Switzerland Rail Passes and Train Tips

By Rick Steves

Are rail passes a good value for Switzerland?

Rail passes are almost always a smart buy for Switzerland, with its fairly high pay-as-you-go ticket costs and excellent transportation system. The Swiss Travel Pass is a particularly good deal, as it covers nearly all transport in Switzerland — not only trains, but buses, boats, and many high-mountain lifts.

How do I see whether a rail pass makes sense for my trip in particular?

Train Fares: Switzerland

Map shows approximate costs, in $US, for one-way, second-class tickets. For first-class fares, add 50 percent.

Use this map to add up approximate pay-as-you-go fares for your itinerary, and compare that cost to the price of a rail pass for the number of days you expect to spend on the train. (The dashed Lugano–Tirano line shows a popular bus connection that's covered by rail passes; dotted lines show two popular boat routes — covered by some passes.)

Also, follow the links below for:

More tips for figuring out whether a pass makes sense for your trip
The basics on choosing among rail passes
More tips on how to save money by fine-tuning your rail pass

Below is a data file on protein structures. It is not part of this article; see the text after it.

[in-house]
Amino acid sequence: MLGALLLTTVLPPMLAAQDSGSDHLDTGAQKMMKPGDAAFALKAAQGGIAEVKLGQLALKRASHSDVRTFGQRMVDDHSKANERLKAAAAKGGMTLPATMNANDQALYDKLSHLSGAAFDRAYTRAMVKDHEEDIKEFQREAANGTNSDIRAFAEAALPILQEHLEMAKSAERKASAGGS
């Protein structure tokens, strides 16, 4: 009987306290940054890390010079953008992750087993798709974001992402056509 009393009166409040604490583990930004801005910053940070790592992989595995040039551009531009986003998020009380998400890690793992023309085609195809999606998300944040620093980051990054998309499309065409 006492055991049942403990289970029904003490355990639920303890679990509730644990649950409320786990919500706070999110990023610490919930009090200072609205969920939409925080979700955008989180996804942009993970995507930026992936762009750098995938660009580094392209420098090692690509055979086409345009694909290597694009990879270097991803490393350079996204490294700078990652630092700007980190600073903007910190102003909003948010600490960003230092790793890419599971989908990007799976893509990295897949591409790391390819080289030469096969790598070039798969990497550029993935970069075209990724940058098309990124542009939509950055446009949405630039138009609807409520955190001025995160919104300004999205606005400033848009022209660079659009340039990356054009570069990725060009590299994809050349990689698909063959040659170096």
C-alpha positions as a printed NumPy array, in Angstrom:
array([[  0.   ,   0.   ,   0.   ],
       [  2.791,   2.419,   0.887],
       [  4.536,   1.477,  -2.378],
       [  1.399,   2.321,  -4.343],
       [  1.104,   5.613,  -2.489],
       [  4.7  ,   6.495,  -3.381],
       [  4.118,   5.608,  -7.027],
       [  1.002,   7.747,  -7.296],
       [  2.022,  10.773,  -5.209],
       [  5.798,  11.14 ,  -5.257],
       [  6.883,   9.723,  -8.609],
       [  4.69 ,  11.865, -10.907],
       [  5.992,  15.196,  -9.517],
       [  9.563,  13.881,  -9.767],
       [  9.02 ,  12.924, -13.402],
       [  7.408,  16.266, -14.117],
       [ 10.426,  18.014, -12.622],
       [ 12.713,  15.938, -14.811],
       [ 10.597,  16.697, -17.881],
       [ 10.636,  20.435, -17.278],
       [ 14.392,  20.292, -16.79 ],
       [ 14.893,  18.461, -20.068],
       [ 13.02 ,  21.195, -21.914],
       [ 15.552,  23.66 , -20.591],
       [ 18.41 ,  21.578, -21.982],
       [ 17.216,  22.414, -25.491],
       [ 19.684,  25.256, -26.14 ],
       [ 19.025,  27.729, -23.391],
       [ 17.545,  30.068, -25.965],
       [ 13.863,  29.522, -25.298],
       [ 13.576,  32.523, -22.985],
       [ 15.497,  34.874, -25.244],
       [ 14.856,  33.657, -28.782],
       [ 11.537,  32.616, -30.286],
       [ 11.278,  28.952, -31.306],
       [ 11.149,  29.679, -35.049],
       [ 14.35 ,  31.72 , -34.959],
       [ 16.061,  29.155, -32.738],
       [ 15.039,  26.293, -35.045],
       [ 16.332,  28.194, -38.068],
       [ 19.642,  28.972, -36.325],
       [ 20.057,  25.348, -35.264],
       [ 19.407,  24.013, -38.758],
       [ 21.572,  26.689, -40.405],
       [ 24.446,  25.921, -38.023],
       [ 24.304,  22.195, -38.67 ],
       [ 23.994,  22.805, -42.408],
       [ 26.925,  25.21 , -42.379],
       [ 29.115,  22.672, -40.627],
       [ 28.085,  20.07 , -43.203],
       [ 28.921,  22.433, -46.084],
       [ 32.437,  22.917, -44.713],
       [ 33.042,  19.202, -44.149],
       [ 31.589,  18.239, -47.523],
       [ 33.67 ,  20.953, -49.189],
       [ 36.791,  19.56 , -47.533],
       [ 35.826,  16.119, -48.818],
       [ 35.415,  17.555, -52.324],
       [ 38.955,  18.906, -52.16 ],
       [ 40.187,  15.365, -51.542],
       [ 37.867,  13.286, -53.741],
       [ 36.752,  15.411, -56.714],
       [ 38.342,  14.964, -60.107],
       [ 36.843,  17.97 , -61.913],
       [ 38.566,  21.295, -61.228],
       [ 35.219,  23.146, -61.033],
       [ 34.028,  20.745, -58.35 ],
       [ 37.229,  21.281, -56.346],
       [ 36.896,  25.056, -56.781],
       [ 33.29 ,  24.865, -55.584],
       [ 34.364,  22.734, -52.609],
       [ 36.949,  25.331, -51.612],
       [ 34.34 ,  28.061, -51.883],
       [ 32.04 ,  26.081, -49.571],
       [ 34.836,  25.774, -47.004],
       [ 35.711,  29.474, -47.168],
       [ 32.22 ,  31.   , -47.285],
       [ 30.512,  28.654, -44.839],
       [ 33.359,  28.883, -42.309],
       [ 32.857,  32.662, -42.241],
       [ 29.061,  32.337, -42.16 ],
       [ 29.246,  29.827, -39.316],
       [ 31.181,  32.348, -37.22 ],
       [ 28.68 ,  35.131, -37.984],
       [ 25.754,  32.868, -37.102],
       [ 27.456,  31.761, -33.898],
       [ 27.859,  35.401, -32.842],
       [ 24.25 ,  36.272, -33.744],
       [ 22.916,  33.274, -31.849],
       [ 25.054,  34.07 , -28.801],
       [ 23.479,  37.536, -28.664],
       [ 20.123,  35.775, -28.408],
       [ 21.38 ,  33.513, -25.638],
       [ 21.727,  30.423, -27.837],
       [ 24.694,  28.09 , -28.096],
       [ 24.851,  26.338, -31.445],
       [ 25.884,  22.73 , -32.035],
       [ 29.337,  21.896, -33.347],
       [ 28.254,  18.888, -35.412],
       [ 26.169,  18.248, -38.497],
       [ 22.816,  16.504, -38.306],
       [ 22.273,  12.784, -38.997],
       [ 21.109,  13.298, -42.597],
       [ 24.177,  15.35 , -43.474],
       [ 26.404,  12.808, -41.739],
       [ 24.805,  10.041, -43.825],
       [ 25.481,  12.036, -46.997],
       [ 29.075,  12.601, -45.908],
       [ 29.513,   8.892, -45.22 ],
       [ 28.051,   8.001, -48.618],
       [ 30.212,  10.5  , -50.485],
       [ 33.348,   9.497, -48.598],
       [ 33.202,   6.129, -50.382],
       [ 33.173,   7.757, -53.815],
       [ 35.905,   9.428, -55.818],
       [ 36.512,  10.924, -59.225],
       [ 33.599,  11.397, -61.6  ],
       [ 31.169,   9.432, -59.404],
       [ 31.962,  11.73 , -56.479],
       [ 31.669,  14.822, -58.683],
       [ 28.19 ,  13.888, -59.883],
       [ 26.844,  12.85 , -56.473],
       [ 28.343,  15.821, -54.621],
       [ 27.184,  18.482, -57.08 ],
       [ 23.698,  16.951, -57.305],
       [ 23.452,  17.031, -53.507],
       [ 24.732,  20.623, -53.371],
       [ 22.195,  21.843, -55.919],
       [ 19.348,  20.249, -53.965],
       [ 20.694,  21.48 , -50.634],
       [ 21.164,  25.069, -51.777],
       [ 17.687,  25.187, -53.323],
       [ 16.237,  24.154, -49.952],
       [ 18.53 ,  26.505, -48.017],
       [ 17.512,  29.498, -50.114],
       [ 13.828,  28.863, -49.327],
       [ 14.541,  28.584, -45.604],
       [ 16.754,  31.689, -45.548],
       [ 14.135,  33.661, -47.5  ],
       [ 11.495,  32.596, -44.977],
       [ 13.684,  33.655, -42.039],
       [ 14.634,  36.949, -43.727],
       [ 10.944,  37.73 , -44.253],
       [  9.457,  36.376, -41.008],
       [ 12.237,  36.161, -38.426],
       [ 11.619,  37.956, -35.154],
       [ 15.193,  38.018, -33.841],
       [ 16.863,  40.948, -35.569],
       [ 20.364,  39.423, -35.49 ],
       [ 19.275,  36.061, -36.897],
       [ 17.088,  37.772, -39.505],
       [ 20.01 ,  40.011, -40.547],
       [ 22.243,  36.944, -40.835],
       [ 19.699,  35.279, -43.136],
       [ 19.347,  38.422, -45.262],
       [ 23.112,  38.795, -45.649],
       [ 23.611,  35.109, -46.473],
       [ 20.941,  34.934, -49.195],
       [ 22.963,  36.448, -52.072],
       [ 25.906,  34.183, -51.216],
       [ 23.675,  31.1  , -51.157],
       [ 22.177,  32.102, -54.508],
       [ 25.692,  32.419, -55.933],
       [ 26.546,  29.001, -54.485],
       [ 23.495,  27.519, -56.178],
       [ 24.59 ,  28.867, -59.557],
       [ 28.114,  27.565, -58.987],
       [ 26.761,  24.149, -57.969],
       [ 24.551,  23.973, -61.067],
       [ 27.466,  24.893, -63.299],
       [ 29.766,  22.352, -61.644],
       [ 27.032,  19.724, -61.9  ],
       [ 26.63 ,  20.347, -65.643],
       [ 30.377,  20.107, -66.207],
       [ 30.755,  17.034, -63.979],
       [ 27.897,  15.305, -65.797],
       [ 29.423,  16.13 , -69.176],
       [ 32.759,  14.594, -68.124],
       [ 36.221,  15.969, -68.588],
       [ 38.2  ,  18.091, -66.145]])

Advice on deciding between first and second class
Fare-estimate maps outside Switzerland
Answers to frequently asked rail-pass questions

What are my options for rail passes that cover Switzerland?

Swiss Travel Passkey details

Eurail Global Pass (33 countries) → read more about this pass

Berner Oberland Regional Passkey details

Rail Europe shopping cart: Have an order underway? Review and complete it here.

Extra tip: If your trip is primarily Swiss-focused, with just one or two train rides elsewhere in Europe, consider getting a Swiss Travel Pass (which offers far better coverage of Switzerland than a Global Pass) plus separate point-to-point train tickets (usually cheapest if booked in advance online). Note that on direct TGV Lyria trains between France and major Swiss cities seat reservations are required, and fairly expensive (about $35 in second class or $70 in first, in addition to a Eurail Global Pass) — and only a certain number are made available to passholders for any given train. (And 26/27-year-olds should note that the Swiss Travel Pass's youth cutoff is 26, whereas the Global Pass grants discounts to all travelers under 28.)

Do I need to make seat reservations on Swiss trains?

For the most part, you can hop on nearly all Swiss trains with just your rail pass in hand. Designated scenic routes (those with names, such as the Glacier Express), and some international trains (such as to/from France and Italy or night trains through Germany) do require paid seat reservations, as indicated in online train schedules.

What do rail passes cover in Switzerland?